California Rejects Federal ‘Regular Rate of Pay’ RulesMarch 28, 2018 – Alerts Labor & Employment Alert
California Rejects Federal ‘Regular Rate of Pay’ Rule
A recent California Supreme Court opinion highlights how employers following federal law can run afoul of California wage and hour requirements.
The issue in Alvarado v. Dart Container Corporation of California involves overtime calculations and the “regular rate of pay.” Employees who earn overtime may be entitled to one-and-a-half times their regular rate of pay – a figure that may be different from the stated hourly rate because it includes other types of compensation such as shift differentials and lump-sum bonuses.
The suit focused on how to calculate the regular rate of pay when an employee is paid a flat-sum bonus. The employer argued that, consistent with the Fair Labor Standards Act (a federal law), the amount of the bonus should be divided by the total hours the employee worked in the pay period – including overtime hours. The employee argued that the bonus should only be spread across the non-overtime hours worked.
Without commenting on the correct time period to be used in calculating the regular rate, the California Supreme Court sided with the employee. “[W]e are obligated to prefer an interpretation that discourages employers from imposing overtime work and that favors the protection of the employee’s interests.” Since the approach urged by the plaintiffs was “marginally more favorable to employees,” the court adopted that approach.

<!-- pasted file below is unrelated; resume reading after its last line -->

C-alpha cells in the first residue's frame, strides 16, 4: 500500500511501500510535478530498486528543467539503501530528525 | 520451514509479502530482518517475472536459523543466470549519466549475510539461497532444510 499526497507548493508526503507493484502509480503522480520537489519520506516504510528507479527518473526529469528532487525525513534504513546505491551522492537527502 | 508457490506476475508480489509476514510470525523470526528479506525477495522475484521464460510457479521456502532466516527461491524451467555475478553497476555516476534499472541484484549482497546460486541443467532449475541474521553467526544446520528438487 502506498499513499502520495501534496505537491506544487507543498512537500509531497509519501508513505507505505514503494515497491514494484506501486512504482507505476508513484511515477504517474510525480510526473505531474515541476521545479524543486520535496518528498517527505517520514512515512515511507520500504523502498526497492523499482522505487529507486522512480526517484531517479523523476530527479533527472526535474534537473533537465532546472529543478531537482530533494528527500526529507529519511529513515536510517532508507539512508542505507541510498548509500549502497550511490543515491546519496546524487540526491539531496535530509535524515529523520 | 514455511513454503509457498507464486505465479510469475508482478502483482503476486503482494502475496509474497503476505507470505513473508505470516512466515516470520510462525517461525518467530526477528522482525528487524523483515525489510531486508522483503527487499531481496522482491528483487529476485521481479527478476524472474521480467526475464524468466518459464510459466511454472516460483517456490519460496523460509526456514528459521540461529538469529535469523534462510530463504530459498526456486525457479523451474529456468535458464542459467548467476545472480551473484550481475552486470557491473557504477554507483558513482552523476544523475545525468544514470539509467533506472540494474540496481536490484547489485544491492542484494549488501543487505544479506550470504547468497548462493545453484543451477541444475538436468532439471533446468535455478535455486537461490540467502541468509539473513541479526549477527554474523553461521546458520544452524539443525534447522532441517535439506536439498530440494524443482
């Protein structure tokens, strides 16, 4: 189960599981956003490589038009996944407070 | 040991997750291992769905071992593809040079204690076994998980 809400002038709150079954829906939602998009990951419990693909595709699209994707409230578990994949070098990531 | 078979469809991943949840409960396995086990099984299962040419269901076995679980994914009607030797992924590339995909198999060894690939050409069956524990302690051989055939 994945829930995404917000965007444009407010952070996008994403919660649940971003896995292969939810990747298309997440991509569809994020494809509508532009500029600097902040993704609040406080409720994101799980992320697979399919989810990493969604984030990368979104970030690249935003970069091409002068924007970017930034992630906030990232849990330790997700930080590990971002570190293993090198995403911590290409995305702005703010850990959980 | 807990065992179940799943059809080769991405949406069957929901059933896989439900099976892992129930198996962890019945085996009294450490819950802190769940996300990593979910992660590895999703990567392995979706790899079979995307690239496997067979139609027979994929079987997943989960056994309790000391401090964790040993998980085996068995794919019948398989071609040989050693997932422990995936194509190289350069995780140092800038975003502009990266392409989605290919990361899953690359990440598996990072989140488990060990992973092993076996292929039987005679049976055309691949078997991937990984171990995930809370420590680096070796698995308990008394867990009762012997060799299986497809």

To understand the effect of the ruling, consider this example. Suppose an employee works 170 hours in a one-month period (including 10 hours of overtime), and the employee receives $15 per hour and a $100 bonus. The value of the bonus must be calculated by dividing the $100 by the 160 non-overtime hours worked, which comes out to a regular rate of $0.63 per hour. This would then be multiplied by 1.5 to obtain the basic overtime rate. The overtime rate must then be multiplied by the number of overtime hours worked, here we assume 10 hours, for an overtime premium payment of $9.45.
To complicate things further, the court said that other types of bonuses may need to be treated differently. Alvaradoinvolved a flat-sum bonus. The court distinguished that from bonuses that increase in rough proportion to the hours worked – such as piecework or commission bonuses. In those cases, the court stated, “the payment of the bonus itself constitutes base compensation, including base compensation for overtime work, in which case one might be able to argue that only the overtime premium need be added.”
In other words, different bonuses may require different overtime calculations. Adding insult to injury, the court held that its interpretation should be applied retroactively.
Takeaway: Employers with California operations need to be aware of the nuances of California law. Our publication, Doing Business in California: A Guide for Employers, highlights the unique aspects of California employment law. Our California labor and employment attorneys are also happy to answer any questions on these issues.
This publication is intended for general information purposes only. It does not constitute legal advice. The reader should consult with knowledgeable legal counsel to determine how applicable laws apply to specific facts and situations. This publication is based on the most current information at the time it was written. Since it is possible that the laws or other circumstances may have changed since publication, please call us to discuss any action you may be considering as a result of reading this publication.